Plain-text nerds probably also enjoy over-organizing things. If that sounds like you, then NotePlan might just send you over the top, joy-wise. NotePlan is an app for iOS and Mac which combines plain-text (and Markdown) notes with a calendar.
Plain text meets your calendar
Right now, NotePlan is available for Mac, with a two week-trial on the developer’s site. It’s $20 in the Mac App Store, and you can also purchase it direct.
NotePlan is dead simple in concept. It opens as a calendar, with a grid showing the current month. Each day-square has a list of that day’s events. So far, it’s just like a regular calendar app. But click on a day and you are taken to the Note view. This is a plain-text sheet with the day’s events listed at the top, above a dividing line. Below that line, you can type anything you like. But if you type things in the right way, then these tasks will be turned into tasks and shown on the calendar. What’s more, just hitting a keyboard shortcut can add any task to your actual calendar, or to your Reminders list.
Markdown — kinda
The notes in NotePlan are based on Markdown, the plain-text markup for humans, and will give in-line previews. If you write something with a hash in front of it, then it is turned into a #Heading, and made bigger and bolder than the body text. Lists, links, and other Markdown features are supported, but you can also add an asterisk or hyphen at the beginning of a line to turn it into a task. You can even type the title of another note in double square brackets to create a link to that note. This turns the app into a kind of wiki.
You can also create additional notes in addition to those which are tied to each day. Additional notes live in a special grid. Notes can contain tags, and can be searched on by tag, but those tags use a # instead of an @ symbol, which may mess up compatibility with any other apps you’re using.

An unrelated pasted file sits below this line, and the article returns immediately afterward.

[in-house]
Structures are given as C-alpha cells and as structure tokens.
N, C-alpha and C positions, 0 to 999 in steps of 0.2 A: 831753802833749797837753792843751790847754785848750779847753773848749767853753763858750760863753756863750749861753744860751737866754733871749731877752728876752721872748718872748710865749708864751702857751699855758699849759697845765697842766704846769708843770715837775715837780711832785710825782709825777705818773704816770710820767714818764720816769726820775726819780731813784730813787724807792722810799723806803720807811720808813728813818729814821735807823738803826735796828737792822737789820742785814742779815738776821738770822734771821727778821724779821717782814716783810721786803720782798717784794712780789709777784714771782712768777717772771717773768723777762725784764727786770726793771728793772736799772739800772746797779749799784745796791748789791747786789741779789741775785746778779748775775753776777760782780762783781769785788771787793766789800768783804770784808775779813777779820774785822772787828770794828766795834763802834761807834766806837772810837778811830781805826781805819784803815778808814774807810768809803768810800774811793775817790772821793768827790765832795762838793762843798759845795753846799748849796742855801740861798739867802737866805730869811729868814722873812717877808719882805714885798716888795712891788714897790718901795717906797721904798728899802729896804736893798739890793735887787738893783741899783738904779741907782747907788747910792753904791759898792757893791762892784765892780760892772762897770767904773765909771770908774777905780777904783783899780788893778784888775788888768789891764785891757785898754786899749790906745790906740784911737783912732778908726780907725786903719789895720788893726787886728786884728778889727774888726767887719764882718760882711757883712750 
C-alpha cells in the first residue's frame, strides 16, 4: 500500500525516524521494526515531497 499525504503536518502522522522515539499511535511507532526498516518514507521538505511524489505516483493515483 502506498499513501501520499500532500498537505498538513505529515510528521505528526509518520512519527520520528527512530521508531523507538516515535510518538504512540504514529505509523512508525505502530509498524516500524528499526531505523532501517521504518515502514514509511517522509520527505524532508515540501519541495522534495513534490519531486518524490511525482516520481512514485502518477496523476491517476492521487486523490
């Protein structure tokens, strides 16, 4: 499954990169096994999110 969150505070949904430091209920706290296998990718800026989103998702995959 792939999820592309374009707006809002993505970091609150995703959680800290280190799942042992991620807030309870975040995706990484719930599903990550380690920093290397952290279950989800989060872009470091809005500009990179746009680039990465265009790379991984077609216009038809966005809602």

There are some oddities on the Mac version (the iOS version is still in beta, so I won’t comment on that). For instance, the ⌘K keyboard shortcut turns highlighted text into a Markdown link, but the insertion point is shifted to just after the parentheses where you would normally paste the URL. That forces you to hit the arrow key again to get the cursor where it should be.
Another strange behavior comes when adding dates to your tasks. “If you add a time like @12:00 in the macOS version,” says the manual, “it will be shown on the calendar.” That’s true, but the time you choose isn’t carried across. I added @15:00 to a task, and it was shown in the calendar, but at 12 noon, not 3PM.
On a related note, it’s a little confusing regarding where an event lives. Adding a time tag as above puts the task into NotePlan’s internal calendar. If you hit ⌘⇧S, then a box pops up letting you add the event to your actual iCloud (or Google) calendar, complete with a time picker. Given that the app already knows the time and day of this event, it seems odd that you have to add that information again, manually. Even odder is that this new date and time isn’t applied back to the task in the text list. Thus, it is possible to have the same event on different dates, at different times.
There’s not much else like this around
Despite its many flaws, NotePlan is pretty great. If you love plain text notes, but hate that they have no way to integrate with your calendars and reminders, then you might just find this to be the perfect app. Well, “perfect” might be stretching it a little at the moment, but if future versions clean up the current confusion, then this could be a real winner.